There was a session on that reviewed the studies of a Vitamin D bolus (shot) vs. daily supplementation which concluded that daily supplementation is much more effective.

Not being argumentative, just saying …

There is a lot of evidence that low levels of Vitamin D is one of the most frequent co-morbidities with Covid-19.

Mike Bryant
Reply to  Steven Mosher
June 13, 2020 4:24 am

I wish I could be as smart as Steven Mosher… he is my hero.

Rich Davis
Reply to  Mike Bryant
June 13, 2020 6:51 am

You could try lead paint chips and mercury supplements, Mike.

Just trying to be heppful.

Reply to  Rich Davis
June 13, 2020 6:18 pm


Reply to  Rich Davis
June 14, 2020 4:05 am

Rich Davis
You owe me a keyboard!!

Reply to  Steven Mosher
June 13, 2020 9:19 am

Steven Mosher,

Your comment has inspired me to undertake a new personal protective measure, which consists of wearing a clothspin on my nose.


Reply to  Steven Mosher
June 13, 2020 12:32 pm

“Finds foot, shoots!”

Not so fast as if the statement is correct then whole nations are indulging in expensive placebos the irony being that we like Finland discarded millions of them in a shipment that was deemed not up to placebo Standards-

Frankly just like the reference posting here if a science professional wants to put up some evidence that face masks are largely placebos and start a discussion on ResearchGate I can’t see much harm in that. Sometimes we need to revisit old shibboleths particularly when it was obvious we had to pay very high prices to call forth rapid supply and what’s more reject millions as not being up to scratch. In that sense the economics of mask wearing has had a huge quantum change and with it the cost benefit equation.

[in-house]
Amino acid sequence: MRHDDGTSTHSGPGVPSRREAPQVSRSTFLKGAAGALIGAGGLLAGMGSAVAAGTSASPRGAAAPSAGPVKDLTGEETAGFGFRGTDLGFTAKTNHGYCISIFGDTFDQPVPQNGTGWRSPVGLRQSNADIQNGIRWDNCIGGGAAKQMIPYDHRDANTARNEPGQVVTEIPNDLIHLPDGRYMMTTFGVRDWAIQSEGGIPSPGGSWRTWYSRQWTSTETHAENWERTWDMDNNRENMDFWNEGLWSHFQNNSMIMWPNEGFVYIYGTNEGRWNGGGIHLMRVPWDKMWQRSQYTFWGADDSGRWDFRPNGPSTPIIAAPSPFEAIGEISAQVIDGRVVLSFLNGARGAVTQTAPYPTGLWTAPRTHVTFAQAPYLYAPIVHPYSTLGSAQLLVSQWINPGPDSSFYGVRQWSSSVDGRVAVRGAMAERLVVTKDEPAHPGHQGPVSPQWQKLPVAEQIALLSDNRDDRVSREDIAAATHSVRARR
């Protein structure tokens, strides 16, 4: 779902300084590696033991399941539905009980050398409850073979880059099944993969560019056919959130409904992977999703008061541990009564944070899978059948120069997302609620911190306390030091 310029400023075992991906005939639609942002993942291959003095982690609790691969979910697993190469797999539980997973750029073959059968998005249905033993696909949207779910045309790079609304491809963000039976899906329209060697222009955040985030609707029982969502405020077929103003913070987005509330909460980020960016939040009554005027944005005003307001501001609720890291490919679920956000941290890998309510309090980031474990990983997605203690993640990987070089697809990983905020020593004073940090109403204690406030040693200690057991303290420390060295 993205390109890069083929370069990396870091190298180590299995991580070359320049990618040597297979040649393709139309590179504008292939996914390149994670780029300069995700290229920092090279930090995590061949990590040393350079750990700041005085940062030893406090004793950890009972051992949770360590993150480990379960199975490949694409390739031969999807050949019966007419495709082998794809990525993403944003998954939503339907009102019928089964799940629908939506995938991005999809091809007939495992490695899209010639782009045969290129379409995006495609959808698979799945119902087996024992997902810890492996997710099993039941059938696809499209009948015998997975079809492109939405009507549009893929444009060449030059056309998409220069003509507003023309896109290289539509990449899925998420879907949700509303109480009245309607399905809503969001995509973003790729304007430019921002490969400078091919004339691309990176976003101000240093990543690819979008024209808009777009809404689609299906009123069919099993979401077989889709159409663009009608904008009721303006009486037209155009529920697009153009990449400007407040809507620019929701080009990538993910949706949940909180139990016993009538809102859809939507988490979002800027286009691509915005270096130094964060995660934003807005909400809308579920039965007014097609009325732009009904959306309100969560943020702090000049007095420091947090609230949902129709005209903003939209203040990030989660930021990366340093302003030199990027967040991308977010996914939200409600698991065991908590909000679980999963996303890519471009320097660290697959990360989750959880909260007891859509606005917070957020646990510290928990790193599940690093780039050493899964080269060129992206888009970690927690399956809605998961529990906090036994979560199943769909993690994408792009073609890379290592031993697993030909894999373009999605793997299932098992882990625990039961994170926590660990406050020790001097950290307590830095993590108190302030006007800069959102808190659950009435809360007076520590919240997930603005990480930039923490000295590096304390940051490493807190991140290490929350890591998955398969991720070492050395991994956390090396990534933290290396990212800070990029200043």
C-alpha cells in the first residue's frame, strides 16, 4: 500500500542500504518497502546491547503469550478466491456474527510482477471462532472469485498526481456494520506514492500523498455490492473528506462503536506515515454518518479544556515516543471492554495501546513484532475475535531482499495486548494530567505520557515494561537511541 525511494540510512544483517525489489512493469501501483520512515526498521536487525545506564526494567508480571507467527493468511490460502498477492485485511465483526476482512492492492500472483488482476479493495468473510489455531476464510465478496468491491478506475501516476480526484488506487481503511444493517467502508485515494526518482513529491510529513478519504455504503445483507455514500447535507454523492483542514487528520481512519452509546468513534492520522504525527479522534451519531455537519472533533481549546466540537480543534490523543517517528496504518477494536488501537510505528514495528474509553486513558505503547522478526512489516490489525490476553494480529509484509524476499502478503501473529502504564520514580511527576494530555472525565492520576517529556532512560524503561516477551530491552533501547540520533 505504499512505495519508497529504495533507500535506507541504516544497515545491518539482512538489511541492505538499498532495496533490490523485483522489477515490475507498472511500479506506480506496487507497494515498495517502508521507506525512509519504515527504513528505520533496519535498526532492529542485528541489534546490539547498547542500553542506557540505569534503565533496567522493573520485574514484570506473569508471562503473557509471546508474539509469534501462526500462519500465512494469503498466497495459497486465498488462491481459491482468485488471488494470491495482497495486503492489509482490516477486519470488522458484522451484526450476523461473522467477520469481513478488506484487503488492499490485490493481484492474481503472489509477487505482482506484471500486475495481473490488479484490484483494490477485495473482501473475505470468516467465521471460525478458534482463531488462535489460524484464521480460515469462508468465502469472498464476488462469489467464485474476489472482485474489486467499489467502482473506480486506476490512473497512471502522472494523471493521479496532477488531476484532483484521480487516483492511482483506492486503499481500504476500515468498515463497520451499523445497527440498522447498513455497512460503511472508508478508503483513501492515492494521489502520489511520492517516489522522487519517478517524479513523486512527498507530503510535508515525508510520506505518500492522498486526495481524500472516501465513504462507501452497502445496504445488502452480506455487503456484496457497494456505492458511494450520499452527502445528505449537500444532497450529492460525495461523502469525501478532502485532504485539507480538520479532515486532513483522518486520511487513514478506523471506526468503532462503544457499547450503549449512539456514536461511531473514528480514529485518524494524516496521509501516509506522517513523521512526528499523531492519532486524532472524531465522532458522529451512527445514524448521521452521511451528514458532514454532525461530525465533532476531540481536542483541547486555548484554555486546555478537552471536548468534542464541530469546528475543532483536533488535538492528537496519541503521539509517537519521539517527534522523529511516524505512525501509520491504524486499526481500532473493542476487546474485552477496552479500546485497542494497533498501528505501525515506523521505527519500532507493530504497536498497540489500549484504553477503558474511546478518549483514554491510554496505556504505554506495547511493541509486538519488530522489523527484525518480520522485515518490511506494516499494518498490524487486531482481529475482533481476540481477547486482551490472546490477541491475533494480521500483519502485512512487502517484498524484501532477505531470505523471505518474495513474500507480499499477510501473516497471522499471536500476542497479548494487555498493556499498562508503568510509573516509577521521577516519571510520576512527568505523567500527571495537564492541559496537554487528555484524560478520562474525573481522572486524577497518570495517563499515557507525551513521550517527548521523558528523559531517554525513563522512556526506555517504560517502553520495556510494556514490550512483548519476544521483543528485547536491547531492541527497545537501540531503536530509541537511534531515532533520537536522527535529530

June 13, 2020 3:14 am

Masks protect not the wearer, but the others, often posted and linked here.

Reply to  Krishna Gans
June 13, 2020 4:57 am

Masks are now becoming a symbol of the Left.

Reply to  Krishna Gans
June 13, 2020 5:01 am

That general statement is false. Repeating doesn’t make it right.

Bruce Cobb
Reply to  Ron
June 13, 2020 10:01 am

Correct, they are a symbol of morons.

Tom in Florida
Reply to  Krishna Gans
June 13, 2020 5:21 am

Level 3 surgical masks have an aerosol barrier on the OUTSIDE of the mask to prevent aerosols from entering the mouth and nose of the wearer. This virus is not airborne, it is transmitted mainly by aerosols, so yes, proper masks protect the wearer IF they are worn properly.

Reply to  Tom in Florida
June 13, 2020 5:48 am

The ones I use in primary care here in the U.K. are fluid resistant and need to be replaced after 4 hours use regardless or if they become damp or are removed to eat or drink.
The main aim of a surgical mask is to reduce contamination in the sterile field. A visor is more likely used to prevent the surgeon becoming contaminated.